Sweet corn

Andy’s mom grows a small crop of sweet corn in her garden every summer, and she freezes a portion to enjoy throughout the winter. Last year, she brought us some at Thanksgiving, and oh how we savored it. The frozen corn you get in the grocery store in no way compares to sweet corn frozen in season. Frankly, I’ve been converted to the point that I won’t spend money on grocery store corn ever again if I can help it!

Side note–isn’t fresh sweet corn on the cob beautiful? I love the look of it before it’s cooked. It reminds me of multi-colored pearls.

This year, I decided to make my own stock of sweet corn for our freezer. I bought 10 ears at the farmers’ market on Saturday, used 2 of them for another tomato and corn pie, and froze the other 8. I’m not going to lie to you–this was a lot of work.

I started by bringing a large pot of water to a brisk boil and blanching the ears of corn. One tip here–regardless of what you’re doing with your corn–is to wait until just before cooking to remove the green husks. It helps keep the corn as fresh as it can be. Unfortunately for me, I found a worm in one of my ears. Luckily it hadn’t gotten very far, and it wasn’t moving. I cut off the tip of that particular ear and tried to forget that whole thing ever happened. That’s a hazard of shopping at farmers’ markets, I guess, but it’s better than knowing your fresh veggies are drenched in pesticides!

Anyway, once the water was boiling, I added added the corn, 4 ears at a time. I boiled it for 5 minutes, and then immediately transferred it to an ice water bath for another 5 minutes. Putting the corn on ice stops it from cooking any further. If you’re taking this project on, make sure you let the water come back to a healthy boil before adding another batch.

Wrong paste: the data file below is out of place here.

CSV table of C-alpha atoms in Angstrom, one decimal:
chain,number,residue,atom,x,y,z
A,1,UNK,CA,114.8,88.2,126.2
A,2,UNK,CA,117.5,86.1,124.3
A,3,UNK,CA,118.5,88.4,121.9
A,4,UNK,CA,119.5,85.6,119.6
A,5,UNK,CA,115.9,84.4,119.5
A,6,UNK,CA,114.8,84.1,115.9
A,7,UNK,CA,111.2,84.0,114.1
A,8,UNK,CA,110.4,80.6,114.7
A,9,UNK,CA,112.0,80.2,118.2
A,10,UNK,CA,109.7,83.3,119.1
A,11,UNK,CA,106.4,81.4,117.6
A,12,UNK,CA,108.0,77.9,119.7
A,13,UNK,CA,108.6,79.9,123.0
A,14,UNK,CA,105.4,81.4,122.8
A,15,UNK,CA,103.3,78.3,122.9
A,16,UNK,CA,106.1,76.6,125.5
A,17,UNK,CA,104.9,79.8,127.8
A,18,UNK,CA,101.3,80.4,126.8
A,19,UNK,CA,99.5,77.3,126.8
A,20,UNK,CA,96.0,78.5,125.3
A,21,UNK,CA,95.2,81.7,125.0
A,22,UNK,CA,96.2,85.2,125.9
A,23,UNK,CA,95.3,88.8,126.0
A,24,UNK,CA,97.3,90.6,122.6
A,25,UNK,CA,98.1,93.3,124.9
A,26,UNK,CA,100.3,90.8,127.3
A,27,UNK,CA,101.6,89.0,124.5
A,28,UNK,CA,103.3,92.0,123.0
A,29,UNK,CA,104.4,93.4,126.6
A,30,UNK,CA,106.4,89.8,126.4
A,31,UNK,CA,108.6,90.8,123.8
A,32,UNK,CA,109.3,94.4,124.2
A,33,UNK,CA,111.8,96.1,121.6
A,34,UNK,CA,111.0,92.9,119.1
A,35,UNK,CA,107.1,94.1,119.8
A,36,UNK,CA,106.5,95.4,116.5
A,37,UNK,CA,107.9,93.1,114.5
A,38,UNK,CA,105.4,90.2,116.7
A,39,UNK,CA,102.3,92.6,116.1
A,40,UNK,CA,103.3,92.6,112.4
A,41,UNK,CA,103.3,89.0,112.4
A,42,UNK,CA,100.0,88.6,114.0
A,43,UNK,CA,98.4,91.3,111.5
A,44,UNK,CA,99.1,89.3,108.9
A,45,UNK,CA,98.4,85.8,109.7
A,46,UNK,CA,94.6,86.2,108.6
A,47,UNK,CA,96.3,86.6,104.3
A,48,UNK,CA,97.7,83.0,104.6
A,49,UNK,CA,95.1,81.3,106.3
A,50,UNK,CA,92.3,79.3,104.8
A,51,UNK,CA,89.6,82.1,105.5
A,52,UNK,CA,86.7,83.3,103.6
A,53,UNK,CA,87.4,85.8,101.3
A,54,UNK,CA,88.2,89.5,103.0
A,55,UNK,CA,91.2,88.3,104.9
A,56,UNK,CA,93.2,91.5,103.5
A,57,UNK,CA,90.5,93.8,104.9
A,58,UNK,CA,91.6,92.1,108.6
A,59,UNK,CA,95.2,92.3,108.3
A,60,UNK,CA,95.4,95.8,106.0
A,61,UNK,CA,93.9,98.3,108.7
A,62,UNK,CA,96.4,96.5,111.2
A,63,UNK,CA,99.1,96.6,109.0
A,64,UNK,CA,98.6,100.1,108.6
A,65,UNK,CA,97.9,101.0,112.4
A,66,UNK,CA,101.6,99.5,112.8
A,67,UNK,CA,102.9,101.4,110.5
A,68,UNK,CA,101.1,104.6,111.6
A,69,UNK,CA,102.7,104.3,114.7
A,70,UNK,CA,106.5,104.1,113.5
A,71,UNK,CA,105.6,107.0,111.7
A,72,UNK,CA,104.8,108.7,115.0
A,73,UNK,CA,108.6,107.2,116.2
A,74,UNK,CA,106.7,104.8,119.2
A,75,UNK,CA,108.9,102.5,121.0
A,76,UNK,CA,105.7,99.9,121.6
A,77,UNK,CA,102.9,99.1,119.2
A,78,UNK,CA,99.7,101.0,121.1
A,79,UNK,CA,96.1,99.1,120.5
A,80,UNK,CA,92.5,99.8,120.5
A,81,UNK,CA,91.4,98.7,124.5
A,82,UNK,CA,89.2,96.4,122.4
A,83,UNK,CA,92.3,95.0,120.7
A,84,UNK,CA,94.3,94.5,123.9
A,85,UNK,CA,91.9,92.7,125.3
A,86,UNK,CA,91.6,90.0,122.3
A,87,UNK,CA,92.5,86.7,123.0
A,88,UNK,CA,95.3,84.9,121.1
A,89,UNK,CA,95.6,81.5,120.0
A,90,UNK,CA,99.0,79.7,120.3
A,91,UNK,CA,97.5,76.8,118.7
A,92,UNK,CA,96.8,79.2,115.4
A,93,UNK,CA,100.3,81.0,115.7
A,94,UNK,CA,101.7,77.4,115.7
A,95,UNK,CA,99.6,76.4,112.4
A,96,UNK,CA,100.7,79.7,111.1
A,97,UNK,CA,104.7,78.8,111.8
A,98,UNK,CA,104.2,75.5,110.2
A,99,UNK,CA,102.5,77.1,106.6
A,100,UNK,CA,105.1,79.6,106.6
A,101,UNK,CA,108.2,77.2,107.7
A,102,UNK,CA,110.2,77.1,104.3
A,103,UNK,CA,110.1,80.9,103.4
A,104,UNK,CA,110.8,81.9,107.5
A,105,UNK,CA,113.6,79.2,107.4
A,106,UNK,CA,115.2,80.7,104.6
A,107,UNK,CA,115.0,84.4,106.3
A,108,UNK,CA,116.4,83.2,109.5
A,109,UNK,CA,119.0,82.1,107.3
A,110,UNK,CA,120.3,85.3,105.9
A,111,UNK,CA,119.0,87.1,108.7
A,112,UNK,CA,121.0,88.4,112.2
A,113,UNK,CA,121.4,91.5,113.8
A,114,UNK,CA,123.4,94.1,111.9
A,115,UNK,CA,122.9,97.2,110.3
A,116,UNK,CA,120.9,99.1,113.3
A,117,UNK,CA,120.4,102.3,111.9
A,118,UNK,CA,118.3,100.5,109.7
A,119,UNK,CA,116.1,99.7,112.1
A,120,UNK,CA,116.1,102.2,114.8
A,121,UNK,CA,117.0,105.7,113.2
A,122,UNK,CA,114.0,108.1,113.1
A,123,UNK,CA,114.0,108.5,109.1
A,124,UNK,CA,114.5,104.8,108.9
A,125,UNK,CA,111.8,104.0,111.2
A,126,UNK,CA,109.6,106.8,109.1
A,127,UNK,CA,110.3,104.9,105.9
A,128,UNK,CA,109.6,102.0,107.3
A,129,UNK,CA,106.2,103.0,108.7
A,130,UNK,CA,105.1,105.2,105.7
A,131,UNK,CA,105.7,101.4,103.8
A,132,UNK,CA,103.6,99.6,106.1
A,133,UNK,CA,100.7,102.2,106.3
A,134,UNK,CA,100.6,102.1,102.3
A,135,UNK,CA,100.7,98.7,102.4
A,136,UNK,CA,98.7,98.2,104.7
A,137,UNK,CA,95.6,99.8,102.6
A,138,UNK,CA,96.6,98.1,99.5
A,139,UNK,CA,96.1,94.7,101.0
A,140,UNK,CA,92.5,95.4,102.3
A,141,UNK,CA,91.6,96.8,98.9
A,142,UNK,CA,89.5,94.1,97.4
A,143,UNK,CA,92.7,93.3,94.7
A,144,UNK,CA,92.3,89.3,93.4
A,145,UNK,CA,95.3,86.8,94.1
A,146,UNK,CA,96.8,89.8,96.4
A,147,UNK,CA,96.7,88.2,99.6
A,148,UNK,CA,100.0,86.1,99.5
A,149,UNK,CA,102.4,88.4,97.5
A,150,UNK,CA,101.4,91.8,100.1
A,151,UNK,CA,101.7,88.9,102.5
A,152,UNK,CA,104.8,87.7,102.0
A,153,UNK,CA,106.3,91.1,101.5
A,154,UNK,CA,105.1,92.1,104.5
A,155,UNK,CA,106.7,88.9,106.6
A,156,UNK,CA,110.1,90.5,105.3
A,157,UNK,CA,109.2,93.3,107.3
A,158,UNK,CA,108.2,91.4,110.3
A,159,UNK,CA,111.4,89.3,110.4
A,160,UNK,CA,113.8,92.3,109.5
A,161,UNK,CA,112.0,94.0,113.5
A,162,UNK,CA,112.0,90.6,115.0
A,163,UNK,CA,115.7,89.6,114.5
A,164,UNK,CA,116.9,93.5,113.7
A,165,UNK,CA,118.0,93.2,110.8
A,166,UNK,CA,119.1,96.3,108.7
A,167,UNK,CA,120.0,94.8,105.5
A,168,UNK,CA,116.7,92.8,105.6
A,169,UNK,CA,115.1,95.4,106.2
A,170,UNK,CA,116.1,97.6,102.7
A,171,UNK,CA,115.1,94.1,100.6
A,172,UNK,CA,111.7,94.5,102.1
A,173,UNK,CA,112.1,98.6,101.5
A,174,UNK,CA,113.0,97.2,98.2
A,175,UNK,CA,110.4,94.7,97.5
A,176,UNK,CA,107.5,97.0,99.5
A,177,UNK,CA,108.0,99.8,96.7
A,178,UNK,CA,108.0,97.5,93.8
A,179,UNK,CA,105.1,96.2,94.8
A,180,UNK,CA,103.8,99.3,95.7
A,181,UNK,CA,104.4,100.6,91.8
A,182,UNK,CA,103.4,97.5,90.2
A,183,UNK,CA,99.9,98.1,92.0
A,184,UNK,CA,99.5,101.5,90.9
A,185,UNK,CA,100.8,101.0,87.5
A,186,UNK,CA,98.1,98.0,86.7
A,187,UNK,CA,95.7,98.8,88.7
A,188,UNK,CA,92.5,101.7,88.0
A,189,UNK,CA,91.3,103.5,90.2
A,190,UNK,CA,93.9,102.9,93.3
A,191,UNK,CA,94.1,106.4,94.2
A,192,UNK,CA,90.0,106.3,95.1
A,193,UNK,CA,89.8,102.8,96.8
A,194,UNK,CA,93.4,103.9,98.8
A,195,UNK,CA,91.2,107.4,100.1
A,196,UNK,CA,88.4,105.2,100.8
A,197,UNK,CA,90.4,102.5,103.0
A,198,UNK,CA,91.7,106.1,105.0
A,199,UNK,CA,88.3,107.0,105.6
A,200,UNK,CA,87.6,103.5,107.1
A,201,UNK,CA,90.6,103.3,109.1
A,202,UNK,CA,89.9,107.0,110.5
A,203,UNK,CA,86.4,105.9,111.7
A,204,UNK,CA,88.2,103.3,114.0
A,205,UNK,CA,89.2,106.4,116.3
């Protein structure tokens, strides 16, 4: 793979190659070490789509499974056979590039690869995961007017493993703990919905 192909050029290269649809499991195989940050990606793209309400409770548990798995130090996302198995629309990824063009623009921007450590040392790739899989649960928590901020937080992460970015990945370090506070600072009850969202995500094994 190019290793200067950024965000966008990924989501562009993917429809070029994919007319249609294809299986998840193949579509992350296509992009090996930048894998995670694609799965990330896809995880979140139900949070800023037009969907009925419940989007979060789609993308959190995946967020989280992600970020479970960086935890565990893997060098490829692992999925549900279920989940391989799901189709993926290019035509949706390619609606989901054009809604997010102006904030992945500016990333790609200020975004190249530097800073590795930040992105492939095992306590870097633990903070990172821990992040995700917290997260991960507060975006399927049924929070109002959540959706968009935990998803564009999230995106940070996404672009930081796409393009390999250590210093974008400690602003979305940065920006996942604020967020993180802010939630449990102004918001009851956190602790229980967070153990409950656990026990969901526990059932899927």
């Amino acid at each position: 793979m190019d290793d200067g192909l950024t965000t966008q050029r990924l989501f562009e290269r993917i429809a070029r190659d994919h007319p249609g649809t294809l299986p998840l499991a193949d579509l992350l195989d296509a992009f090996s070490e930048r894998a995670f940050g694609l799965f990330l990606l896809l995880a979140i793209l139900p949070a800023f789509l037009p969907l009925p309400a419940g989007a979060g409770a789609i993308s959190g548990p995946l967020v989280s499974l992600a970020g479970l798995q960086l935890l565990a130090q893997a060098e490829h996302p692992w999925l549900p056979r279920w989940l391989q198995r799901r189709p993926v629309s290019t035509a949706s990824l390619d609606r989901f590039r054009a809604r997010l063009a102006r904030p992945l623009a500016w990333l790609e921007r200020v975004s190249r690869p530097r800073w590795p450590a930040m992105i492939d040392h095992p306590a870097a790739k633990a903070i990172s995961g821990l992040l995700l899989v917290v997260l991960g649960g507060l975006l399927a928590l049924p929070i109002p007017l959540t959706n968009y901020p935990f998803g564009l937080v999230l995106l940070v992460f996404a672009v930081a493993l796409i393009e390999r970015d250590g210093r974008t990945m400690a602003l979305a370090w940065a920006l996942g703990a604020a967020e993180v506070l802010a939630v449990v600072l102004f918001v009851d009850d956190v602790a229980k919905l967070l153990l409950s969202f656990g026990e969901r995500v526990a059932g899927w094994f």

After the ice bath, I cut the corn off the cobs. I personally prefer cutting the corn on a cutting board (rather than standing it up in a bowl and cutting). I can’t seem to get enough force to cut and balance the ear in the bowl at the same time. I spooned my little corn kernels into three zip loc bags. I’m pretty sure my mother-in-law adds seasoning before freezing her corn, but I decided not to do that in order to give myself flexibility when I end up using it. I can always add seasoning when I thaw and prepare a dish with it.

I have to admit, I thought I would get a few more bags than I did–it was a lot of work for what I consider to be three dinners worth of corn! Still, I think I’ll try to do this again this weekend and bring home as much corn as I can carry. It will certainly pay off during a snowstorm, when the farmers’ market is a distant summer memory.


One thought on “Sweet corn

  1. When you told me you froze corn on the cob I totally didn’t realize that you cut it off the cob first. This makes a lot more sense now.

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